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Case report
Acute ischemic stroke in a child due to basilar artery occlusion treated successfully with a stent retriever
  1. Luis Savastano1,
  2. Joseph J Gemmete1,2,
  3. Aditya S Pandey1,2,
  4. Christopher Roark1,
  5. Neeraj Chaudhary1,2
  1. 1Department of Neurosurgery, University of Michigan Health System, Ann Arbor, Michigan, USA
  2. 2Department of Radiology, University of Michigan Health System, Ann Arbor, Michigan, USA
  1. Correspondence to Dr Joseph J Gemmete, Departments of Radiology and Neurosurgery, University of Michigan Health System, 1500 E Medical Center Dr, UH B1 D328, Ann Arbor, MI 48109-5030, USA; gemmete{at}med.umich.edu

Abstract

Ischemic strokes in childhood are rare. Thrombolytic therapy with intravenous (IV) tissue plasminogen activator (tPA) has been the main intervention for the management of pediatric stroke patients, but safety data are lacking and efficacy has been questioned. Recently, successful endovascular treatments for acute ischemic stroke in children have been reported with increasing frequency, suggesting that mechanical thrombectomy can be a safe and effective treatment. We present the case of a 22-month-old child with acute ischemic stroke due to basilar artery occlusion that was successfully treated with a stent retriever.

  • Pediatrics
  • Stroke

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Background

Ischemic stroke in the pediatric population is rare, with incidence ranging from 2.3 to 13 per 100 000 children.1 Up to 70% of survivors will be disabled, causing significant loss of productive years of life and resulting in substantial healthcare costs.2 Due to the low incidence of pediatric ischemic stroke, limited data are available, making the development of a standard treatment algorithm difficult. Historically, management of pediatric cases was patterned on adult cases, using intravenous (IV) tissue plasminogen activator (tPA).3 However, recent guidelines from the American Heart Association (AHA) do not recommend IV tPA in children outside of clinical trials.4 Recently, the Multicenter Randomized Clinical trial of Endovascular treatment for Acute ischemic stroke in the Netherlands (MR CLEAN) demonstrated that transarterial treatment improved outcomes in adult patients with severe stroke and proximal vessel occlusion within a 6 h window after ictus.5 Although these findings cannot be directly extrapolated to children, successful endovascular treatment for acute ischemic stroke has been reported with increasing frequency in this age group.6

Case presentation

A 22-month-old female child presented with altered mental status and new-onset gait unsteadiness. She was in her usual state of health until the evening of presentation, whereupon she began crawling ‘army style,’ with poor arm strength, generalized poor muscle tone, and disconjugate gaze. On physical examination, she was unable to stand and had profound ataxia.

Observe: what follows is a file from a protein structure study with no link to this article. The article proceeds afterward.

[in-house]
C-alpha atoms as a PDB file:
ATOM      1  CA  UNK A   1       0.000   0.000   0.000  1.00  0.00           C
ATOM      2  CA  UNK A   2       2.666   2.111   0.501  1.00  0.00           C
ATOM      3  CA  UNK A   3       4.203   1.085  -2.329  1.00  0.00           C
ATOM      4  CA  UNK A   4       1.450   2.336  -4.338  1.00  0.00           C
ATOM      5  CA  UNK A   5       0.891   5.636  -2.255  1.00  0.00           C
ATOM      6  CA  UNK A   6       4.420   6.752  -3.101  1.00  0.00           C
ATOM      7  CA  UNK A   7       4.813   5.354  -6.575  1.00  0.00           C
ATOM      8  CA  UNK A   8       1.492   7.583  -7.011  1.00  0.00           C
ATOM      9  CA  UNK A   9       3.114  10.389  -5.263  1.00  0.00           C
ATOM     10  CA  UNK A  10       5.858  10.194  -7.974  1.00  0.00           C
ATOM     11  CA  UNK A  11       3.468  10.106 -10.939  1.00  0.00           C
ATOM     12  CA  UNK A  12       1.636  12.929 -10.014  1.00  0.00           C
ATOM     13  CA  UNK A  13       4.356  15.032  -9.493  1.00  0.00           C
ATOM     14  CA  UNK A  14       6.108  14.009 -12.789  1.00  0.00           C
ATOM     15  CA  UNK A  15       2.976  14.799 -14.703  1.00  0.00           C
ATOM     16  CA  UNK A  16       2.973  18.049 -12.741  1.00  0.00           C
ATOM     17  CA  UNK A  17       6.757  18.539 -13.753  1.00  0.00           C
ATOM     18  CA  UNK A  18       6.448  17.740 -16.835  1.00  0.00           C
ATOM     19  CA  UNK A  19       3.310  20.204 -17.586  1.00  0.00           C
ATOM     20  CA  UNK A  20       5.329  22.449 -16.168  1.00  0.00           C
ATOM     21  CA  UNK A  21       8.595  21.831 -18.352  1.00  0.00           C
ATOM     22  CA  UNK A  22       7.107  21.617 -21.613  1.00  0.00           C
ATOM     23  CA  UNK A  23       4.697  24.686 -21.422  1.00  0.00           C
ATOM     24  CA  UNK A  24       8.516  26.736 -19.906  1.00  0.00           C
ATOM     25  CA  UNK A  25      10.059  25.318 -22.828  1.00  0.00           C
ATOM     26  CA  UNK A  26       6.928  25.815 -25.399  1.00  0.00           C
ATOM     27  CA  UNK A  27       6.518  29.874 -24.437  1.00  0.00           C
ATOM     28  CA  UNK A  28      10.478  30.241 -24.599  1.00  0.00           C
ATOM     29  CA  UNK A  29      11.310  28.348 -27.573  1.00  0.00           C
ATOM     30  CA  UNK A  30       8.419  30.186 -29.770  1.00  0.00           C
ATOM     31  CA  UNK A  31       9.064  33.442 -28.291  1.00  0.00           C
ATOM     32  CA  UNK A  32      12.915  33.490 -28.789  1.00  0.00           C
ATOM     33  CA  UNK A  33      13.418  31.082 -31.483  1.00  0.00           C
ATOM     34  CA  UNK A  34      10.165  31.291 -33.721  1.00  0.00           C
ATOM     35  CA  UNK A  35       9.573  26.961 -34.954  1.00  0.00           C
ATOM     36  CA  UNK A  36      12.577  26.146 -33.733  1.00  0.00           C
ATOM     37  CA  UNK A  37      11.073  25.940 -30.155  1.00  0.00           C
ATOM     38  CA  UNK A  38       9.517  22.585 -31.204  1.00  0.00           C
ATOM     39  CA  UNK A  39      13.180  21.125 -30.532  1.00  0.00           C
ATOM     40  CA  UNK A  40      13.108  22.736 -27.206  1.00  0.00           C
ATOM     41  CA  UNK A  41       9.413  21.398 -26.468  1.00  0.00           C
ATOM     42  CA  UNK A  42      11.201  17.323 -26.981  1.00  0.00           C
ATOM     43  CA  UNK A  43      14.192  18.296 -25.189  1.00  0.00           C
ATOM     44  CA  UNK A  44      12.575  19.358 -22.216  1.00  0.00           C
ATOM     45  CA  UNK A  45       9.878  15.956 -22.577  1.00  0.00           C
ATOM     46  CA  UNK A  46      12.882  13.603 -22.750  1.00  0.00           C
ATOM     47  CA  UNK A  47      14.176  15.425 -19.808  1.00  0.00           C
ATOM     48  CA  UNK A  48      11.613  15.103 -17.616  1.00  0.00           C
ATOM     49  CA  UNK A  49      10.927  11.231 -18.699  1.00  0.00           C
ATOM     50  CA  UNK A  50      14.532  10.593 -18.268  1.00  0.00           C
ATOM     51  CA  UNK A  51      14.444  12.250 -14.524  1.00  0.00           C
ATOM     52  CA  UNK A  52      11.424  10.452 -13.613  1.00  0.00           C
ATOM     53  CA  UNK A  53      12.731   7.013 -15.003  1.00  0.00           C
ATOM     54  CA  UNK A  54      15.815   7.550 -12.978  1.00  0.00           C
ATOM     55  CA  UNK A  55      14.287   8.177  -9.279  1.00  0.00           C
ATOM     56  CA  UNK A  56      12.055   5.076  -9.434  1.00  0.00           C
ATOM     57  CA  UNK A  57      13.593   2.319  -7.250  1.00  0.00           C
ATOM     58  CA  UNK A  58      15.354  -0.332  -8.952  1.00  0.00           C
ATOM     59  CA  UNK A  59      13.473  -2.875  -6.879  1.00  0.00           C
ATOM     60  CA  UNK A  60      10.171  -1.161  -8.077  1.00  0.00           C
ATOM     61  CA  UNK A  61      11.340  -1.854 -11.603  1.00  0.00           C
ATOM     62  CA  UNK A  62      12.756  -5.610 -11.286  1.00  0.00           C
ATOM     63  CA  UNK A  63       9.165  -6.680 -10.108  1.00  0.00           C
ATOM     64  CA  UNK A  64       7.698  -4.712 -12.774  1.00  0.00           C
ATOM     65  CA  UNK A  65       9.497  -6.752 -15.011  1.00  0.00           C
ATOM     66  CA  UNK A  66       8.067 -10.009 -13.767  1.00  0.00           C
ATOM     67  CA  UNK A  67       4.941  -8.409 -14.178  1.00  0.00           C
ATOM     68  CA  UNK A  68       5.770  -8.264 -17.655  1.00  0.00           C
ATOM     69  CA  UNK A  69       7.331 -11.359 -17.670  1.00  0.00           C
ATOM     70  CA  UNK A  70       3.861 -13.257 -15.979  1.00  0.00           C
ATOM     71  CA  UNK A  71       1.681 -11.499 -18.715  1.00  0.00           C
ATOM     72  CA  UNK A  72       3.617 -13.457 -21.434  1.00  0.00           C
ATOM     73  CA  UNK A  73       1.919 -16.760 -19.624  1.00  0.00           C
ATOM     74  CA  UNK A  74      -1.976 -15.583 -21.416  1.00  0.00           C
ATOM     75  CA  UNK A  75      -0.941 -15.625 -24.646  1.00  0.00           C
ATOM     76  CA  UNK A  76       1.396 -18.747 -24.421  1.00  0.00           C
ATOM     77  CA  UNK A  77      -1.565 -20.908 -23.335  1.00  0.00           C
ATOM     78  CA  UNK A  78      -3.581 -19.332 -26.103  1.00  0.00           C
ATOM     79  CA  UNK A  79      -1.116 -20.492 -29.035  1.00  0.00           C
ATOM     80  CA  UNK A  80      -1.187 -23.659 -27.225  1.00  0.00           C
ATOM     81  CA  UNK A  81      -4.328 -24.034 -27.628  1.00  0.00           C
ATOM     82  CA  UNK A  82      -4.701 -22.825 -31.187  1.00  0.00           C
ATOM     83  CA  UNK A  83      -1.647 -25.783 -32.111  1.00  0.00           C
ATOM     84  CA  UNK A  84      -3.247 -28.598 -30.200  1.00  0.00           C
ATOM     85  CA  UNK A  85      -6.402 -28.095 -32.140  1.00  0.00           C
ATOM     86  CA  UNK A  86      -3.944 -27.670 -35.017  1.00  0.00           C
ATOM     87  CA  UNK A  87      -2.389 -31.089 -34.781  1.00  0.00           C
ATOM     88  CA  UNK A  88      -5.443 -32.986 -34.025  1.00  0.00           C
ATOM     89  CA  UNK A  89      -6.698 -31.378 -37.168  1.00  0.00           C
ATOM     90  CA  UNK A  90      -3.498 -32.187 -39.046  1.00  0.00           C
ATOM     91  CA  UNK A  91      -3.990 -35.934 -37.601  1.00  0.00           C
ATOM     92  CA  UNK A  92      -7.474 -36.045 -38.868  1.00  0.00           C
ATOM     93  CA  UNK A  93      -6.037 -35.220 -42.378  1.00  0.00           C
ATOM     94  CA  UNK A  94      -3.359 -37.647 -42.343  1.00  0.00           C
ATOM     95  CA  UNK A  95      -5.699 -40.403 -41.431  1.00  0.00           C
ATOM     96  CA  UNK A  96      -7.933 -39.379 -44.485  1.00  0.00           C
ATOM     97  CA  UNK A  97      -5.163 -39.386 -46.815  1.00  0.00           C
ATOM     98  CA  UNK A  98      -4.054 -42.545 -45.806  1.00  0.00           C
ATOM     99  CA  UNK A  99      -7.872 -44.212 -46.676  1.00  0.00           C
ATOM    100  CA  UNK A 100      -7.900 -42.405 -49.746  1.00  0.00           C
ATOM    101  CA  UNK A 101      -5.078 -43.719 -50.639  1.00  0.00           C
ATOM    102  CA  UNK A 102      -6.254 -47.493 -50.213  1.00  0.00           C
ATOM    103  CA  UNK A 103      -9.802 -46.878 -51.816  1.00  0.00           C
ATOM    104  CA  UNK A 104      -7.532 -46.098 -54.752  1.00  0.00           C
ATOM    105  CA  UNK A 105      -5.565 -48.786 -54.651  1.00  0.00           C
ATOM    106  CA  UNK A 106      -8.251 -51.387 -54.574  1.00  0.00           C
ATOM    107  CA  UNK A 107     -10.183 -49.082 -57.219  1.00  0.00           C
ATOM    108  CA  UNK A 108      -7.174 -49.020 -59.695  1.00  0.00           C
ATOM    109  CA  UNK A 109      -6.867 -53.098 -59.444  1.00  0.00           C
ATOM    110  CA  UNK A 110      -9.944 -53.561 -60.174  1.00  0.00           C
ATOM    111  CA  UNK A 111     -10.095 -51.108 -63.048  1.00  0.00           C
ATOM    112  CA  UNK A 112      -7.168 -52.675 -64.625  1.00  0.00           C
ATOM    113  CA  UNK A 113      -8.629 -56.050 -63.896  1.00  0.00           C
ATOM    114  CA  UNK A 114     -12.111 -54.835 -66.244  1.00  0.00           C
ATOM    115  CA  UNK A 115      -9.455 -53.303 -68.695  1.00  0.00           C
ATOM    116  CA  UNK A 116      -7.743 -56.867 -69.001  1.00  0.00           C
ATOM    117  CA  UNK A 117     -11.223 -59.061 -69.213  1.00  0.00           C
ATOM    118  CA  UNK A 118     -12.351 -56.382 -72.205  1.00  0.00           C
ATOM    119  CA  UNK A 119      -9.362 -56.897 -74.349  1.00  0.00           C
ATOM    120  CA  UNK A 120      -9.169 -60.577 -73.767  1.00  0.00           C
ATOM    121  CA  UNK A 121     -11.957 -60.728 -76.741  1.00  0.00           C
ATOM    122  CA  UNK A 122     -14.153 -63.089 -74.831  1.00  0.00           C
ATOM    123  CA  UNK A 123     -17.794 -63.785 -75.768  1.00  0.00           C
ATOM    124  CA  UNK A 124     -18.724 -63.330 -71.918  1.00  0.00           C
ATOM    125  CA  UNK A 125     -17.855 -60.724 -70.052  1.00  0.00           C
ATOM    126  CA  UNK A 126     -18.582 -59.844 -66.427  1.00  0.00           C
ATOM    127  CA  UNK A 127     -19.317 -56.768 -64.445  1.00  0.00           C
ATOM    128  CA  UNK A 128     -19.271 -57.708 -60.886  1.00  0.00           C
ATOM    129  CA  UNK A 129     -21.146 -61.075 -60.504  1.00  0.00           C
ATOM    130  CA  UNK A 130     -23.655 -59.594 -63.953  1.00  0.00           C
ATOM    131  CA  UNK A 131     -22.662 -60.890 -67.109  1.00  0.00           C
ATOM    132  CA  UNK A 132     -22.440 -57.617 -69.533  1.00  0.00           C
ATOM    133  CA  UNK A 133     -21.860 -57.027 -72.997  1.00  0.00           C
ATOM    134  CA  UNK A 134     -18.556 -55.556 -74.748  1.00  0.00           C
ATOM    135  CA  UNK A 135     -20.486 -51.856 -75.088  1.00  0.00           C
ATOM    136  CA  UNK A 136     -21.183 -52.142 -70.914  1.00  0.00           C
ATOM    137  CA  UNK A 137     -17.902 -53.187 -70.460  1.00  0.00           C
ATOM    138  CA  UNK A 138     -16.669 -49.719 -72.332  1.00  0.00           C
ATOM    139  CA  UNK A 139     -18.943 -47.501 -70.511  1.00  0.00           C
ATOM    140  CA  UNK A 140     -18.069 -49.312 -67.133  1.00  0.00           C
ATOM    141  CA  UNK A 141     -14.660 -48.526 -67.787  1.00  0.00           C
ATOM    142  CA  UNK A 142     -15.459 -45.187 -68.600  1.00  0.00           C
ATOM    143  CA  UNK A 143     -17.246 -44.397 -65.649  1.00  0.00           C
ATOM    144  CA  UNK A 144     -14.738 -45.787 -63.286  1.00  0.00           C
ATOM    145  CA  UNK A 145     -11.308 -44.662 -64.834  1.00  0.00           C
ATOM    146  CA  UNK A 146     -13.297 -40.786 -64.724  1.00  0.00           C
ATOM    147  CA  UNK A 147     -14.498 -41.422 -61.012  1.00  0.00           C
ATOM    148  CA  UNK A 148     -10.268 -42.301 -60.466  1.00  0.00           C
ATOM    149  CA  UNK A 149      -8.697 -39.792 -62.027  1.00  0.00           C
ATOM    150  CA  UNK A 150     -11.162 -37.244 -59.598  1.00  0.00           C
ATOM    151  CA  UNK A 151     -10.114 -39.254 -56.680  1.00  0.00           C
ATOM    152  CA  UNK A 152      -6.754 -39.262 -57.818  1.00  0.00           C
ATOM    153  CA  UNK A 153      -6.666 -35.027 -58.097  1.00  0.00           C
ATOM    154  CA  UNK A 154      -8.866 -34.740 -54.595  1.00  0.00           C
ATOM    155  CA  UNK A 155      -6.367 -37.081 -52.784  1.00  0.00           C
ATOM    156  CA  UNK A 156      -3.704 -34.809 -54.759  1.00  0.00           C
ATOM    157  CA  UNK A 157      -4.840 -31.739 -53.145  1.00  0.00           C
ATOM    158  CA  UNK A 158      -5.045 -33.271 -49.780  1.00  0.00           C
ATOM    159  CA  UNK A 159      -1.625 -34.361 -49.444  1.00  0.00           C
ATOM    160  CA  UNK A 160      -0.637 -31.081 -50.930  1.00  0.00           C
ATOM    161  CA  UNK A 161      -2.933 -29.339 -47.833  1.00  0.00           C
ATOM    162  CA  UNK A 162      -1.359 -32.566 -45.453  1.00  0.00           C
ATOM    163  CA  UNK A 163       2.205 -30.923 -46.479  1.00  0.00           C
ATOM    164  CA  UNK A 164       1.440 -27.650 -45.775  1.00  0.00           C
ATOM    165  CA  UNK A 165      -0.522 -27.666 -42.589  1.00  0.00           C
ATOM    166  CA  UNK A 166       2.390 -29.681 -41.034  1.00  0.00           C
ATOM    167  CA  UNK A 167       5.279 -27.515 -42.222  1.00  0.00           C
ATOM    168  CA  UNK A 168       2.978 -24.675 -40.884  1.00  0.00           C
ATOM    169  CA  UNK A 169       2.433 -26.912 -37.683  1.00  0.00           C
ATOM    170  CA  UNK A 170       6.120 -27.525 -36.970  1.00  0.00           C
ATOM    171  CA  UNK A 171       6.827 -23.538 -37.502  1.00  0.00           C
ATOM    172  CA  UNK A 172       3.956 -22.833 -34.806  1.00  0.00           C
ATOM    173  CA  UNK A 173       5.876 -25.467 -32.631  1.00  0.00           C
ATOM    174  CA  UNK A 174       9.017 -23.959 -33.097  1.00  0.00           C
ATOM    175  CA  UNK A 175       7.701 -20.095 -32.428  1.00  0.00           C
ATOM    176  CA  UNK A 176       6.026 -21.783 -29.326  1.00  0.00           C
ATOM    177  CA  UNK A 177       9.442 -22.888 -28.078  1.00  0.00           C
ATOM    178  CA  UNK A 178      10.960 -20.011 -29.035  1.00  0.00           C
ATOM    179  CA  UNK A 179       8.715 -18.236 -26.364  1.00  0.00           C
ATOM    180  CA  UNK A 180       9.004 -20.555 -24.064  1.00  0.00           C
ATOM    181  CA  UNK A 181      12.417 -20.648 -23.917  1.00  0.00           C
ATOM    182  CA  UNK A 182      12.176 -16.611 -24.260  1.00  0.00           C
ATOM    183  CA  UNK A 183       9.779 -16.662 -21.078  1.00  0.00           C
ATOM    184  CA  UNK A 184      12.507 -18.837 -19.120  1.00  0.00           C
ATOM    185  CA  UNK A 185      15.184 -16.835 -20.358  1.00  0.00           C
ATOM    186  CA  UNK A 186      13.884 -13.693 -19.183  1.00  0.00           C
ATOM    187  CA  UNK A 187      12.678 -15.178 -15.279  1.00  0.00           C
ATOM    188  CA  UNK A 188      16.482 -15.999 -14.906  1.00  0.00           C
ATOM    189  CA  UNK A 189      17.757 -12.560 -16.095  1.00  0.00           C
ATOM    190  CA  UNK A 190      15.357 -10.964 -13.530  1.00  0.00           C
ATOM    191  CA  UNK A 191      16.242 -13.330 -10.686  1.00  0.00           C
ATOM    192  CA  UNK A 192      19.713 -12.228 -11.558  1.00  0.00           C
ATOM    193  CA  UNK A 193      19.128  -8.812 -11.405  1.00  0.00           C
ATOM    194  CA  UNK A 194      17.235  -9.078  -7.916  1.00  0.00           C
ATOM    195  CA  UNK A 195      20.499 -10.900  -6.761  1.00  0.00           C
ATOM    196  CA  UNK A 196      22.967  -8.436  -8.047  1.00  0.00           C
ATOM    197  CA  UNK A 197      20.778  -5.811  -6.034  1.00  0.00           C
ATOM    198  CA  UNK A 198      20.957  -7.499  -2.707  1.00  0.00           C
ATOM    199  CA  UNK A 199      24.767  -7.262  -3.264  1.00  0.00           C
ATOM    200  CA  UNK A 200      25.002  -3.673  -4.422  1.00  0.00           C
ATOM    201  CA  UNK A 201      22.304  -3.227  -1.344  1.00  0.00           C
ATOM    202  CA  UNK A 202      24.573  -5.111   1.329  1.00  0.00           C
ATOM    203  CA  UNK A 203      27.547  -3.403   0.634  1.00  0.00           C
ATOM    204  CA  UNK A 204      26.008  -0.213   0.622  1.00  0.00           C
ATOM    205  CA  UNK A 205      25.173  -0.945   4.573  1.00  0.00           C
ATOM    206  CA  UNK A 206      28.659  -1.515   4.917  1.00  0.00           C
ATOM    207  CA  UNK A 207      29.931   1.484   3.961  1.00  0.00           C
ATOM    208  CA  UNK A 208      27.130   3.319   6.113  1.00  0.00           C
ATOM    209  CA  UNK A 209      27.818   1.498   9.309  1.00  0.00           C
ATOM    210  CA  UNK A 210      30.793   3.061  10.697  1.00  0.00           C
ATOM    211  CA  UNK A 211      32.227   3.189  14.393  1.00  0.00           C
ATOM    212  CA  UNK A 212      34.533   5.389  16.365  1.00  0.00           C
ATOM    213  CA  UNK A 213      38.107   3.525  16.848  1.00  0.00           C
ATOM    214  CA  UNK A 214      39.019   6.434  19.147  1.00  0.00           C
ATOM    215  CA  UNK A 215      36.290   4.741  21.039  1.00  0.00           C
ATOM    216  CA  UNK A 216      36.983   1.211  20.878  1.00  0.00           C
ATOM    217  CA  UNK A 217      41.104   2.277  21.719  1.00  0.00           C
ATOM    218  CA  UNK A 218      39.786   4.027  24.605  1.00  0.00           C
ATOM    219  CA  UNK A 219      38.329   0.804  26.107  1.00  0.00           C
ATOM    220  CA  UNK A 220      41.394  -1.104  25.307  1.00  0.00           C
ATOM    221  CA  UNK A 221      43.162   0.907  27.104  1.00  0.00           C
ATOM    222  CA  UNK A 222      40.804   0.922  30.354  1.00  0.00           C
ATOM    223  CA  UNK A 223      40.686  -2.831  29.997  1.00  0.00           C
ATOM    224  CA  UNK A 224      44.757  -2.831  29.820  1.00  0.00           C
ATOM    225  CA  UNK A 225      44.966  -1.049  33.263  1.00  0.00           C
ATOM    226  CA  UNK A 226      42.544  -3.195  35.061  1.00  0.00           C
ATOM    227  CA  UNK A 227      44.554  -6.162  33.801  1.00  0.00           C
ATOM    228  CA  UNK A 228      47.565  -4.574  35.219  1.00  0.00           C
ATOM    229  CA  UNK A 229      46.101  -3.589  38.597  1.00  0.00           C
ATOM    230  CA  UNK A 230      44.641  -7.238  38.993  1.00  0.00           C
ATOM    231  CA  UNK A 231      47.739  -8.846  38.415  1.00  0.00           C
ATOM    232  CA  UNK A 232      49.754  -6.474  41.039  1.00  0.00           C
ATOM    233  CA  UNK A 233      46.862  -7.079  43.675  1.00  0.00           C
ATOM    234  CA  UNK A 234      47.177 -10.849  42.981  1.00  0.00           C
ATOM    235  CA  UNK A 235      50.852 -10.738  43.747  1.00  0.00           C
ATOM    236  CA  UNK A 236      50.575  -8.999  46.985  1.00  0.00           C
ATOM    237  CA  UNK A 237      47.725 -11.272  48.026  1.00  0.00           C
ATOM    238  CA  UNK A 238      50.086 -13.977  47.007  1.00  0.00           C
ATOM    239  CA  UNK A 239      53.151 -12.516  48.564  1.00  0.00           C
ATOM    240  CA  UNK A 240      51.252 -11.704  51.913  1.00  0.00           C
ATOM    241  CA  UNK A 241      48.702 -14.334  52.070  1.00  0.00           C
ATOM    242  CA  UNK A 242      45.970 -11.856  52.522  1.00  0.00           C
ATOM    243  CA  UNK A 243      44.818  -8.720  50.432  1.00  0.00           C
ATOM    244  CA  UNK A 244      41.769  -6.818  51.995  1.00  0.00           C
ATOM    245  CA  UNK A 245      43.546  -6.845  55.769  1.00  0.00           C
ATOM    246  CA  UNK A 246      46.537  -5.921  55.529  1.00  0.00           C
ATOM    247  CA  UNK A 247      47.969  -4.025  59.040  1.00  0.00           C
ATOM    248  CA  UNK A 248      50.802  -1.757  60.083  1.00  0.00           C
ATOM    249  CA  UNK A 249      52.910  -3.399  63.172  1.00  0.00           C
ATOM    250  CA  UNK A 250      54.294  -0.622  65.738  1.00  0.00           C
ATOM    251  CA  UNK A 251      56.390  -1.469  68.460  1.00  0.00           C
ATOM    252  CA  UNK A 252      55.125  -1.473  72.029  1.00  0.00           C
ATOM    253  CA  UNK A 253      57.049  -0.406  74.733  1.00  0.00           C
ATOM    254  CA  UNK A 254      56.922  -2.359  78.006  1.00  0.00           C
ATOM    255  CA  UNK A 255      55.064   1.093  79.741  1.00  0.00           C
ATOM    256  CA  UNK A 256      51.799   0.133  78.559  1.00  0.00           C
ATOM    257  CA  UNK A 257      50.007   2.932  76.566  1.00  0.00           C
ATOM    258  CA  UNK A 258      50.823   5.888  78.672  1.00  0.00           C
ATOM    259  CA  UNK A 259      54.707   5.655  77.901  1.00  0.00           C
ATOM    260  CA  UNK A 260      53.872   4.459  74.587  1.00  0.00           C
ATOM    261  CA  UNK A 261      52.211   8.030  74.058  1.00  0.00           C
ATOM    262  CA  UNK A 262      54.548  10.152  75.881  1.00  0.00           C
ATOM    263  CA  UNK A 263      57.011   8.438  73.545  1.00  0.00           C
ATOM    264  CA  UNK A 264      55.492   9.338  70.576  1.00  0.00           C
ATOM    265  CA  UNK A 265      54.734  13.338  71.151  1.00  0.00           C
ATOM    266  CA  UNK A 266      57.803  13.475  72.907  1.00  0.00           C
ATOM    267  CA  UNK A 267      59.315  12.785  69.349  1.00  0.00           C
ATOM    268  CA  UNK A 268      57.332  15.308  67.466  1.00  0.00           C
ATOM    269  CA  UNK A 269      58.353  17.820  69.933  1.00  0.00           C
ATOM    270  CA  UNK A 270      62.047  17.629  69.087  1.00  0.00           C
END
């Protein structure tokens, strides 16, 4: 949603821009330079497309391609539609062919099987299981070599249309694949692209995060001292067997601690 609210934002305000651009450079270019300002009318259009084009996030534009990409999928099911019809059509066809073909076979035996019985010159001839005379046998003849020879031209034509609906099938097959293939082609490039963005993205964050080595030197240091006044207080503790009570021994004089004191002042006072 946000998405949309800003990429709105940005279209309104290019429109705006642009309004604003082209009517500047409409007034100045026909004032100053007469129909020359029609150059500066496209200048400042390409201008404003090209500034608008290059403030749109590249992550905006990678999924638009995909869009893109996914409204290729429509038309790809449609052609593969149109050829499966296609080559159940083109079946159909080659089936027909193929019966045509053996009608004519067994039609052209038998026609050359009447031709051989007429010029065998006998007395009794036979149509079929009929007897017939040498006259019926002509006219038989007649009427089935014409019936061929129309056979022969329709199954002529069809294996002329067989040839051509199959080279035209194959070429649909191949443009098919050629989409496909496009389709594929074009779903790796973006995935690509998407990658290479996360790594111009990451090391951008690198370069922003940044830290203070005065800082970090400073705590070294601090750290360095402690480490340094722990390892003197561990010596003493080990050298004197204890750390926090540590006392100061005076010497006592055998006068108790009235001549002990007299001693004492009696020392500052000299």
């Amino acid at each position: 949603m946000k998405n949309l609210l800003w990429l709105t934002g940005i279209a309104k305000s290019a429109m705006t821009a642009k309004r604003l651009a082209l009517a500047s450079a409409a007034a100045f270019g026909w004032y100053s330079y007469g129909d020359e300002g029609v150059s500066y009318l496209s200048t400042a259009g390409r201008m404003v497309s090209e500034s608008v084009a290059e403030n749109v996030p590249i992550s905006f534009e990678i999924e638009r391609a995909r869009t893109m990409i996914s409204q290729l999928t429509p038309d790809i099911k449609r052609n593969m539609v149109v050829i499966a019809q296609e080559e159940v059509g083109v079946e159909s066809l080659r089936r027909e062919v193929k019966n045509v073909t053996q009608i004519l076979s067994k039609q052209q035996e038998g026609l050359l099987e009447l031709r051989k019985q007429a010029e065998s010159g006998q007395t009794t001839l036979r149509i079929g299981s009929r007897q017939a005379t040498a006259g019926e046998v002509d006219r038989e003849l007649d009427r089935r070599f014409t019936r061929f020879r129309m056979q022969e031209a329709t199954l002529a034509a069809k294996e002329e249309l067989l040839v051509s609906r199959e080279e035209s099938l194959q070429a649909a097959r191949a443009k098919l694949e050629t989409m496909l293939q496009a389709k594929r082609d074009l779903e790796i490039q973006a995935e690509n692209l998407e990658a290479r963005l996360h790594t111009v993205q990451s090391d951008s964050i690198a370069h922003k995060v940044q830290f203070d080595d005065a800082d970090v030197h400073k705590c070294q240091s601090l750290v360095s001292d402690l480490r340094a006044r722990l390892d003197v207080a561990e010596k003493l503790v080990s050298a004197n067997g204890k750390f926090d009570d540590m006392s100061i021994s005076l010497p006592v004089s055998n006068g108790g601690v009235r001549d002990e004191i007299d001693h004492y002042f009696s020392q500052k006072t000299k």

Pertinent past medical history included tricuspid atresia, biotinidase deficiency, ventricular and atrial septal defects. Previous surgical history included pulmonary arterial banding at age 1 week and hemi-Fontan procedure at age 10 weeks. Medications included 40.5 mg aspirin (ASA) daily.

Investigations

Non-contrast brain CT showed a hyperdense basilar artery with no evidence of acute ischemia. Brain MRI demonstrated foci of restricted diffusion within the left paramedian pons, right midbrain, and right thalamus, consistent with acute infarcts (figure 1A, B). Magnetic resonance angiography (MRA) of the circle of Willis showed absent flow within the mid- and distal basilar arteries (figure 1C, D). Echocardiogram showed no evidence of intracardiac thrombus.

Figure 1

Diffusion-weighted MRIs demonstrating restricted diffusion (arrows) within (A) the right thalamus and (B) the left pons. Magnetic resonance angiograms demonstrate lack of flow-related enhancement within the mid- and distal basilar arteries (C and D). There are patent bilateral posterior communicating arteries, the left greater than the right, with reconstitution of P2 segments of the bilateral posterior cerebral arteries (D, asterisk).

Treatment

Under general anesthesia, a retrograde puncture of the right common femoral artery was performed, with a 6F sheath placed approximately 16 h after ictus. A left vertebral arteriogram showed complete occlusion of the basilar artery at the anterior inferior cerebellar artery (TICI flow, 0) (figure 2A, B). A 6F Cello balloon guide catheter (ev3 Endovascular, Plymouth, Minnesota, USA) was then placed in the distal V2 segment. A Rebar microcatheter (ev3) was advanced into the left posterior cerebral artery. Then, a 4×20 mm Solitaire stent retriever (ev3) was deployed from the proximal left P1 segment to the distal left V4 segment. After 5 min, the stent retriever was removed under flow arrest and negative aspiration. Repeat left vertebral arteriogram demonstrated severe vasospasm in the basilar artery; however, there was antegrade flow within the basilar artery (TICI flow, 2a) (figure 2C, D). Chemical angioplasty was then performed with 5 mg total intraarterial nicardipine over 30 min. Repeat left vertebral angiogram showed significant improvement in vasospasm, with TICI 3 flow in basilar artery (figure 2E, F).

Figure 2